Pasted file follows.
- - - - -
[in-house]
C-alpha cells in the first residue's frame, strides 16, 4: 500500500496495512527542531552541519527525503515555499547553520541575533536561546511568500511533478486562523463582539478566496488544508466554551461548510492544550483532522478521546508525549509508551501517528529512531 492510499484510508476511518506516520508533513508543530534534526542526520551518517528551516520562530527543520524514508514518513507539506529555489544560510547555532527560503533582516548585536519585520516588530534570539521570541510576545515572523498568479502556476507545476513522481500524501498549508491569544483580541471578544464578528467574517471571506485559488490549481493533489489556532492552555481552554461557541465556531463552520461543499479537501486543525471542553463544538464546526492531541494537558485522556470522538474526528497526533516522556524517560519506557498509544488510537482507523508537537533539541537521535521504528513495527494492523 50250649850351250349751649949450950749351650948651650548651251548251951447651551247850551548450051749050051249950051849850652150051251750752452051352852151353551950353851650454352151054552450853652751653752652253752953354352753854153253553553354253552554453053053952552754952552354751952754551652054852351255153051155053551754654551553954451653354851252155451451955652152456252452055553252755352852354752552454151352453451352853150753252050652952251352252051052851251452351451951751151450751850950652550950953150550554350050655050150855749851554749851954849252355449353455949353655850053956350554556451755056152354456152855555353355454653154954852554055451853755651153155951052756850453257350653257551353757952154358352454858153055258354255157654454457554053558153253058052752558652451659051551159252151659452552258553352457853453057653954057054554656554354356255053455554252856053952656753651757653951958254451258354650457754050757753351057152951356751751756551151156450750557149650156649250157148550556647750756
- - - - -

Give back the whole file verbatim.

[in-house]
C-alpha cells in the first residue's frame, strides 16, 4: 500500500496495512527542531552541519527525503515555499547553520541575533536561546511568500511533478486562523463582539478566496488544508466554551461548510492544550483532522478521546508525549509508551501517528529512531 492510499484510508476511518506516520508533513508543530534534526542526520551518517528551516520562530527543520524514508514518513507539506529555489544560510547555532527560503533582516548585536519585520516588530534570539521570541510576545515572523498568479502556476507545476513522481500524501498549508491569544483580541471578544464578528467574517471571506485559488490549481493533489489556532492552555481552554461557541465556531463552520461543499479537501486543525471542553463544538464546526492531541494537558485522556470522538474526528497526533516522556524517560519506557498509544488510537482507523508537537533539541537521535521504528513495527494492523 50250649850351250349751649949450950749351650948651650548651251548251951447651551247850551548450051749050051249950051849850652150051251750752452051352852151353551950353851650454352151054552450853652751653752652253752953354352753854153253553553354253552554453053053952552754952552354751952754551652054852351255153051155053551754654551553954451653354851252155451451955652152456252452055553252755352852354752552454151352453451352853150753252050652952251352252051052851251452351451951751151450751850950652550950953150550554350050655050150855749851554749851954849252355449353455949353655850053956350554556451755056152354456152855555353355454653154954852554055451853755651153155951052756850453257350653257551353757952154358352454858153055258354255157654454457554053558153253058052752558652451659051551159252151659452552258553352457853453057653954057054554656554354356255053455554252856053952656753651757653951958254451258354650457754050757753351057152951356751751756551151156450750557149650156649250157148550556647750756